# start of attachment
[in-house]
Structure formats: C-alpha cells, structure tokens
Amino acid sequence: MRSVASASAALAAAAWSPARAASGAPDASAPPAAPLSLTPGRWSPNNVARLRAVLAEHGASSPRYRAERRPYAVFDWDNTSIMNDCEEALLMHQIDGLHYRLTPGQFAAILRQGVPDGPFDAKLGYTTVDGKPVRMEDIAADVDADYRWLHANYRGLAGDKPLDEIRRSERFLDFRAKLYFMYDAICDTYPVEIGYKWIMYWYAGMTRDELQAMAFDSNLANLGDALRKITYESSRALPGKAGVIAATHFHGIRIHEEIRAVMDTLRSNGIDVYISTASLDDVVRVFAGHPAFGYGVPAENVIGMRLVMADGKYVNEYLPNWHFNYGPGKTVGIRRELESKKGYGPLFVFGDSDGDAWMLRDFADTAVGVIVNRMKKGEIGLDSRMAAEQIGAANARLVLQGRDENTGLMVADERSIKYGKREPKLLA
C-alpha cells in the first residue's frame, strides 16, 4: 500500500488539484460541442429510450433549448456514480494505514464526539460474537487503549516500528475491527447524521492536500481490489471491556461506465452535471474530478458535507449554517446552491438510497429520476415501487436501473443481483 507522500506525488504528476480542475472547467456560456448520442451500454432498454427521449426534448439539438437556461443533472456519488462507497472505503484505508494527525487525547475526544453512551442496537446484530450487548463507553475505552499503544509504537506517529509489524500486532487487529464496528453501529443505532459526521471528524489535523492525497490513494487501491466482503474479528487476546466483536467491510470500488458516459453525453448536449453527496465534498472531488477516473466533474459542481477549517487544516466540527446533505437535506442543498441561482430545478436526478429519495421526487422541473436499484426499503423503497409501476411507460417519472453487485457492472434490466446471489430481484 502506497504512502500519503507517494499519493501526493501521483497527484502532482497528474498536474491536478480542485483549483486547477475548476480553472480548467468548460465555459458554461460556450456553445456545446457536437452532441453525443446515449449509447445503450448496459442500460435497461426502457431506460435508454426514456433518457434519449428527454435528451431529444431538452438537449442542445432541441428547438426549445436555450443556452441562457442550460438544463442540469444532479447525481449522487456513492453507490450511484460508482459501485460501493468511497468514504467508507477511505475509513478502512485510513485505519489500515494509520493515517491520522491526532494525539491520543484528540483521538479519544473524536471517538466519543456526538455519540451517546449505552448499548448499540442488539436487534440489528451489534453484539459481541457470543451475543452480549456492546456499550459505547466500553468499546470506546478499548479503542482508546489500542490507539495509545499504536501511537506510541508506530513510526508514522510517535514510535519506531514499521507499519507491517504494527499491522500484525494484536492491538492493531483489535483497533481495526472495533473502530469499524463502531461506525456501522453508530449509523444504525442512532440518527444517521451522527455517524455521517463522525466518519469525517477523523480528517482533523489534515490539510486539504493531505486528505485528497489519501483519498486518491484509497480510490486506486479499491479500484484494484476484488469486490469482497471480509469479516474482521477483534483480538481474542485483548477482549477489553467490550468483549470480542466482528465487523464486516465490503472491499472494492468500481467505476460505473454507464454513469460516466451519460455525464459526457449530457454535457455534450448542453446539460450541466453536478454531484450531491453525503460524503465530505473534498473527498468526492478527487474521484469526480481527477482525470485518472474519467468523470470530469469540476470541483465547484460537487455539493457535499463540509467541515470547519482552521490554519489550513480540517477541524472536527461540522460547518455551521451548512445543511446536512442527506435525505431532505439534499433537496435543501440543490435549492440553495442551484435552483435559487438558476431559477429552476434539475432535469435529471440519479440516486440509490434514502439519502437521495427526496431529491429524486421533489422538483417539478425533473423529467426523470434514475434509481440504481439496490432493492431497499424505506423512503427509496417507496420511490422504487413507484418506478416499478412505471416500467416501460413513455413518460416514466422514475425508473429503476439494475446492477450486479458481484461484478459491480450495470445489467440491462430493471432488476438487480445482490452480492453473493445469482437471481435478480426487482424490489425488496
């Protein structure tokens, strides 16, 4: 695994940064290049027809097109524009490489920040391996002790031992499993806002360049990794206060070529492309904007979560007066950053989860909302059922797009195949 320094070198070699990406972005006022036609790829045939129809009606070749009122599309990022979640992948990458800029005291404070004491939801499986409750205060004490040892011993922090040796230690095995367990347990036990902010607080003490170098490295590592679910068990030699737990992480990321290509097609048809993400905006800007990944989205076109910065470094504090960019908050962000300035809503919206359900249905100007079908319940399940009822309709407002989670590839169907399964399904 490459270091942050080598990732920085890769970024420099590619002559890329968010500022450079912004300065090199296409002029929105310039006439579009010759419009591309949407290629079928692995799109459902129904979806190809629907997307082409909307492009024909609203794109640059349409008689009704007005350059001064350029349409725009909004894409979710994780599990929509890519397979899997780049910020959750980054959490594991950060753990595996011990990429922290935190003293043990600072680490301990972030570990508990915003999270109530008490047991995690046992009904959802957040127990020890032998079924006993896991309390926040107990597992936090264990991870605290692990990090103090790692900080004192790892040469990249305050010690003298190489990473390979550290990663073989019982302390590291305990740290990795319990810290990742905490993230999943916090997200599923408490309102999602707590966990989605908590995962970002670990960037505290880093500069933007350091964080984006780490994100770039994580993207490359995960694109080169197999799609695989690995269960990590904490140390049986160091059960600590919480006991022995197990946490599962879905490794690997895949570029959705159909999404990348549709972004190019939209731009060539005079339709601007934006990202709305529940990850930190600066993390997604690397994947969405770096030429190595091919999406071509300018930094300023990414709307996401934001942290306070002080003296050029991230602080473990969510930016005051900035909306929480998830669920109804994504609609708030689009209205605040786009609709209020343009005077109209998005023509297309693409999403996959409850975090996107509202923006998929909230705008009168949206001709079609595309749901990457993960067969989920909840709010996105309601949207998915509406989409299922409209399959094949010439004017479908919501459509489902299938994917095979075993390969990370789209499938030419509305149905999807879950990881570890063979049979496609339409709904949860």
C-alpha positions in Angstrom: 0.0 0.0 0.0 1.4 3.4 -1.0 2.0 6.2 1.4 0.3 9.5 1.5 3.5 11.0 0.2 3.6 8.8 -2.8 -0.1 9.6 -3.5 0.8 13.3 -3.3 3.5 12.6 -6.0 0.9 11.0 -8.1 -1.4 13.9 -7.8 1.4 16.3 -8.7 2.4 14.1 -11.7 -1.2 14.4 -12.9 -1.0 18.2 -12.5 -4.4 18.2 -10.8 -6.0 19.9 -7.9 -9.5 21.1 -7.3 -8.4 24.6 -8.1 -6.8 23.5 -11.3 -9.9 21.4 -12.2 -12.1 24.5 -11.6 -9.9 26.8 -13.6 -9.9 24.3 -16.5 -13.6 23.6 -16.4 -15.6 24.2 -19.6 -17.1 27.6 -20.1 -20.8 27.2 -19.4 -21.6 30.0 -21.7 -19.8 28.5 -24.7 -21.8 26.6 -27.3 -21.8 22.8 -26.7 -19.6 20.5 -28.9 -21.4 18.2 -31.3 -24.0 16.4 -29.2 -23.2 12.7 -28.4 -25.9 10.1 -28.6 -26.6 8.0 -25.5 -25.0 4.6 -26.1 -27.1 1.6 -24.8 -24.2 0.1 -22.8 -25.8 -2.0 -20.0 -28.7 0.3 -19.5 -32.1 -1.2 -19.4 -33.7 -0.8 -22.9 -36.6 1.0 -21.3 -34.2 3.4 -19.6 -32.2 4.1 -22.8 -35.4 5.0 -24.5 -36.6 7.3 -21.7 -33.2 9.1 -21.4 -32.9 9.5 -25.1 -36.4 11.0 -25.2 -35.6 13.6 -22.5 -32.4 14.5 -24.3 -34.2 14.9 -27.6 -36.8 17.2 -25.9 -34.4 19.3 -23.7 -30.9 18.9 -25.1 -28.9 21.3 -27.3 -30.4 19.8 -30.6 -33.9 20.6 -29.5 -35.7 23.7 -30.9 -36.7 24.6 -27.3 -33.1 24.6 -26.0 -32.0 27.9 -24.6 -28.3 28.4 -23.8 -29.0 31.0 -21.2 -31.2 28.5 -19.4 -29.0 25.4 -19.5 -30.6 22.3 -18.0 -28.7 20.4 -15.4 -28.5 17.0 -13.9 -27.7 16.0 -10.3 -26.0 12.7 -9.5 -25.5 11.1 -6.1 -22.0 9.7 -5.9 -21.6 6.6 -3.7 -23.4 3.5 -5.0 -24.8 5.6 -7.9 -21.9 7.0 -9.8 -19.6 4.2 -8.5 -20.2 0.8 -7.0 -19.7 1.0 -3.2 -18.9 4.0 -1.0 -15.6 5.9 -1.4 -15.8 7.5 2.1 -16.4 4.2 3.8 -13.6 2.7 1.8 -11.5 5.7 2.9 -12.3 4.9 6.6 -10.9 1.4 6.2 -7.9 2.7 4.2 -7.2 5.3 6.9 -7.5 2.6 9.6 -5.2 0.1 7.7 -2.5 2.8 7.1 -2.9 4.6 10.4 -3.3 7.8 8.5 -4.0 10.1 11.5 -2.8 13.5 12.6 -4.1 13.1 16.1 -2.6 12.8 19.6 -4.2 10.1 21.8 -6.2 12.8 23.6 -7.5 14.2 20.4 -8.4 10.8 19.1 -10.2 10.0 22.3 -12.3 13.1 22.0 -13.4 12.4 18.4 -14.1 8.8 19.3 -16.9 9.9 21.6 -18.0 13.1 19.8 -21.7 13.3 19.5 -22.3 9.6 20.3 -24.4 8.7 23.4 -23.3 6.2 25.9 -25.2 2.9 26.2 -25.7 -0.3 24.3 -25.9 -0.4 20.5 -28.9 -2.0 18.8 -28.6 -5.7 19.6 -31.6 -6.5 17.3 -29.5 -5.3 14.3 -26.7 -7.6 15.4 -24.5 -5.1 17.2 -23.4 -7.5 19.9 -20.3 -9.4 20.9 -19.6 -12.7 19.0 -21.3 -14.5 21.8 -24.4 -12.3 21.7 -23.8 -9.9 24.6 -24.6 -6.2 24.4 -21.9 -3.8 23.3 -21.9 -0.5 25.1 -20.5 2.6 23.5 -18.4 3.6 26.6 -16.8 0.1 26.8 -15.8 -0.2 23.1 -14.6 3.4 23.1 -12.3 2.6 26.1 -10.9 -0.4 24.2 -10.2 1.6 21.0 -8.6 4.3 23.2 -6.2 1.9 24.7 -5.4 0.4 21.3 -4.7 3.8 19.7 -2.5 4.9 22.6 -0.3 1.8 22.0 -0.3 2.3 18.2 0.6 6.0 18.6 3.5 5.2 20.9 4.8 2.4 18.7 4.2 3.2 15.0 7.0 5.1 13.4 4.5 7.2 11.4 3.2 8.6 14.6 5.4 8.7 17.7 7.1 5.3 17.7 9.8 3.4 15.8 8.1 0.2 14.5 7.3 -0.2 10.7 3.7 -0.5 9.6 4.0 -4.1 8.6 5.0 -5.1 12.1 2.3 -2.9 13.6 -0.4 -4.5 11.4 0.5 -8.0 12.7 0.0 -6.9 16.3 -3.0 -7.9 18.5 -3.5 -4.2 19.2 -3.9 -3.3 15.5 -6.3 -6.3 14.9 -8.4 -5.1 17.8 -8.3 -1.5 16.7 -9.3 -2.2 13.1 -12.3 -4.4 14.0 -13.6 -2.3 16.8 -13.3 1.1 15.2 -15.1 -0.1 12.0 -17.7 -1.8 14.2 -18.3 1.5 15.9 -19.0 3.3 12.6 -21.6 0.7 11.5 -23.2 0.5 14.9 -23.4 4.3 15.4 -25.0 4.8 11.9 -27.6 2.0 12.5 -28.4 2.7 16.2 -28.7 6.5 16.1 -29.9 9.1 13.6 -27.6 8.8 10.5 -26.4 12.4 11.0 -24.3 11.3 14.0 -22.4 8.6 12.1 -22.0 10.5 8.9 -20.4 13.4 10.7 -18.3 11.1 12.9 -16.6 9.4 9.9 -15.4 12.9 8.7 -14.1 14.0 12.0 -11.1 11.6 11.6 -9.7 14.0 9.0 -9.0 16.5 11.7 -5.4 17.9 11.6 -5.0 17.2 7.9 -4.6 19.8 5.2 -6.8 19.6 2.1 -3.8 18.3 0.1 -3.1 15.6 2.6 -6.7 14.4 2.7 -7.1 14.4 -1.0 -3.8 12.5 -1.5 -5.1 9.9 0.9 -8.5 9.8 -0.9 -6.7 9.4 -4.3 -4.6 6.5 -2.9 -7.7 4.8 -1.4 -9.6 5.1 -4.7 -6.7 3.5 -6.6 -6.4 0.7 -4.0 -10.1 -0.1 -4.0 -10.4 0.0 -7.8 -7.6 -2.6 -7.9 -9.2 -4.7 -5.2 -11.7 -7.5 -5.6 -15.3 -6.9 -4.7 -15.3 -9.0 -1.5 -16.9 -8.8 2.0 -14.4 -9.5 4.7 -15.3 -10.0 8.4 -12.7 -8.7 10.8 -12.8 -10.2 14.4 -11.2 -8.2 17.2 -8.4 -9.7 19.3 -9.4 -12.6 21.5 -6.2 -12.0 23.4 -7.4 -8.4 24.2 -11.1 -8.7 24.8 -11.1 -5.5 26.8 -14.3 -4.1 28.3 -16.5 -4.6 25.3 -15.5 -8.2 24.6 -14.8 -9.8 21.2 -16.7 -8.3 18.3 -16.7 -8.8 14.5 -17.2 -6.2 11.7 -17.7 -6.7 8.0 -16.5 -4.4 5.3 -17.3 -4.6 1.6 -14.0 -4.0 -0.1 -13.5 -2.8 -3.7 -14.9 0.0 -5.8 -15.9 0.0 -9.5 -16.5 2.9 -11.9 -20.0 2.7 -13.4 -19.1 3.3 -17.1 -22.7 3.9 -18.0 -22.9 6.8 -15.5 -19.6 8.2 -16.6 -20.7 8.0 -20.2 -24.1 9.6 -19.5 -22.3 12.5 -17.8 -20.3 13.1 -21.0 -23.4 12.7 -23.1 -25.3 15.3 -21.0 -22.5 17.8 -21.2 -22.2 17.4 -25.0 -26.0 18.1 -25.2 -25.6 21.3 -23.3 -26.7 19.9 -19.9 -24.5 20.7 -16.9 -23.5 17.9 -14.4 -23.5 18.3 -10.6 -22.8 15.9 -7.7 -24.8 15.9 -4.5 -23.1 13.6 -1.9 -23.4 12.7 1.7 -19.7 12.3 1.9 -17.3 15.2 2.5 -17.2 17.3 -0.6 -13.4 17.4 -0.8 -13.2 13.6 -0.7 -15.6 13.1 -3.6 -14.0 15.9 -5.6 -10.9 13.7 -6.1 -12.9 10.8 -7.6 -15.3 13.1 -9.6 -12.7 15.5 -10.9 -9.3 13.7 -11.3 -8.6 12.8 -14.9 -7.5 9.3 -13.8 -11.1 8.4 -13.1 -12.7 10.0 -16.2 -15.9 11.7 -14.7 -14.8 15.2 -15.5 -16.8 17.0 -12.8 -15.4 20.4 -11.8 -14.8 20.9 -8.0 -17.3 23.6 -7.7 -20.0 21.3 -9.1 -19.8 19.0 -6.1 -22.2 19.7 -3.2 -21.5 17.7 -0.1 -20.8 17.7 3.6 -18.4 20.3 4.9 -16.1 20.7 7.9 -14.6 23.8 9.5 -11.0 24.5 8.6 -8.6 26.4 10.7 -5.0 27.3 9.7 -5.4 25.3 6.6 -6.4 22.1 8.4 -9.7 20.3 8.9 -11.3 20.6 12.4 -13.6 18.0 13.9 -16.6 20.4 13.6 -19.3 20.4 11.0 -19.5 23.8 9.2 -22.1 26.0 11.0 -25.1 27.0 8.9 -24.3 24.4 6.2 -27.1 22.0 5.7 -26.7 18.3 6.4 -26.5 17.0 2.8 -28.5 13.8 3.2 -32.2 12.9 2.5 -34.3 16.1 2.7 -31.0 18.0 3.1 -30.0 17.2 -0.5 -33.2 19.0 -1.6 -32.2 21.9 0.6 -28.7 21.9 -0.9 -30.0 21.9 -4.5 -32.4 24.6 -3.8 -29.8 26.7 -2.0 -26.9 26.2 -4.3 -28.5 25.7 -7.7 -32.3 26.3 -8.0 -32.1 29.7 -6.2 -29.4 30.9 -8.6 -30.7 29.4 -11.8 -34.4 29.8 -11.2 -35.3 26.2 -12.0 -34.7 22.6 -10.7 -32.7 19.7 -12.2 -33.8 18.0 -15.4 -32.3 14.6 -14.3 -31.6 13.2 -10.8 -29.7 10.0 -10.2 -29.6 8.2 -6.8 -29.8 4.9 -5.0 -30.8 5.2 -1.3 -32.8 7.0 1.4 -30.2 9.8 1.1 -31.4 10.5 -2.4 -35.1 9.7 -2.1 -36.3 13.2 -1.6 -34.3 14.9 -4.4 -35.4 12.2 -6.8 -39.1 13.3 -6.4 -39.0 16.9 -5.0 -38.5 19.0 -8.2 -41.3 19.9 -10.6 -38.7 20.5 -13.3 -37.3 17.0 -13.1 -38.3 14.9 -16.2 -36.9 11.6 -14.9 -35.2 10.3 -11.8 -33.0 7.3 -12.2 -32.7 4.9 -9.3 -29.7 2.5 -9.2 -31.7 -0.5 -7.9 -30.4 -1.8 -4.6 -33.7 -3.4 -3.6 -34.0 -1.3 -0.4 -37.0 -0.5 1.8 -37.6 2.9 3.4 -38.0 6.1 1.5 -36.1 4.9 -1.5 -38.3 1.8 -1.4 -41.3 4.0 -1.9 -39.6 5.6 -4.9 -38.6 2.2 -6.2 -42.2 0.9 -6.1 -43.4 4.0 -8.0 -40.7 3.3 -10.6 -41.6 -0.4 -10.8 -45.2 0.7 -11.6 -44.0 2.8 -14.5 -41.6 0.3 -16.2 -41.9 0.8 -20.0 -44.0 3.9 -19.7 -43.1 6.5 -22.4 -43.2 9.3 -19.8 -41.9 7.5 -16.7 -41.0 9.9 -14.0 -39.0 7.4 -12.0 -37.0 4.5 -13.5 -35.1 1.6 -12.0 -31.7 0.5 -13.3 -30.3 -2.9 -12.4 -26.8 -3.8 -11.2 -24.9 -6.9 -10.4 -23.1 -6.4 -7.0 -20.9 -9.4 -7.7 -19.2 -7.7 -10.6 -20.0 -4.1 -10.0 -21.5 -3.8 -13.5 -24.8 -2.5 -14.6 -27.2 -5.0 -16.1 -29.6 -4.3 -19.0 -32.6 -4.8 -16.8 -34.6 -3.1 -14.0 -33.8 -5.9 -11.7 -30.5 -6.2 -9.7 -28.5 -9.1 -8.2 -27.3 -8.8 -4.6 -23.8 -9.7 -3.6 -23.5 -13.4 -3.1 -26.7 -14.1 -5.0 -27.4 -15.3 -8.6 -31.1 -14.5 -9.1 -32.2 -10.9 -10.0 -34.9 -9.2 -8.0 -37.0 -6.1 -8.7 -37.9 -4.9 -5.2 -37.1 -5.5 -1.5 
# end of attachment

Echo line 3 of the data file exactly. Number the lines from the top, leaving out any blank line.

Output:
Amino acid sequence: MRSVASASAALAAAAWSPARAASGAPDASAPPAAPLSLTPGRWSPNNVARLRAVLAEHGASSPRYRAERRPYAVFDWDNTSIMNDCEEALLMHQIDGLHYRLTPGQFAAILRQGVPDGPFDAKLGYTTVDGKPVRMEDIAADVDADYRWLHANYRGLAGDKPLDEIRRSERFLDFRAKLYFMYDAICDTYPVEIGYKWIMYWYAGMTRDELQAMAFDSNLANLGDALRKITYESSRALPGKAGVIAATHFHGIRIHEEIRAVMDTLRSNGIDVYISTASLDDVVRVFAGHPAFGYGVPAENVIGMRLVMADGKYVNEYLPNWHFNYGPGKTVGIRRELESKKGYGPLFVFGDSDGDAWMLRDFADTAVGVIVNRMKKGEIGLDSRMAAEQIGAANARLVLQGRDENTGLMVADERSIKYGKREPKLLA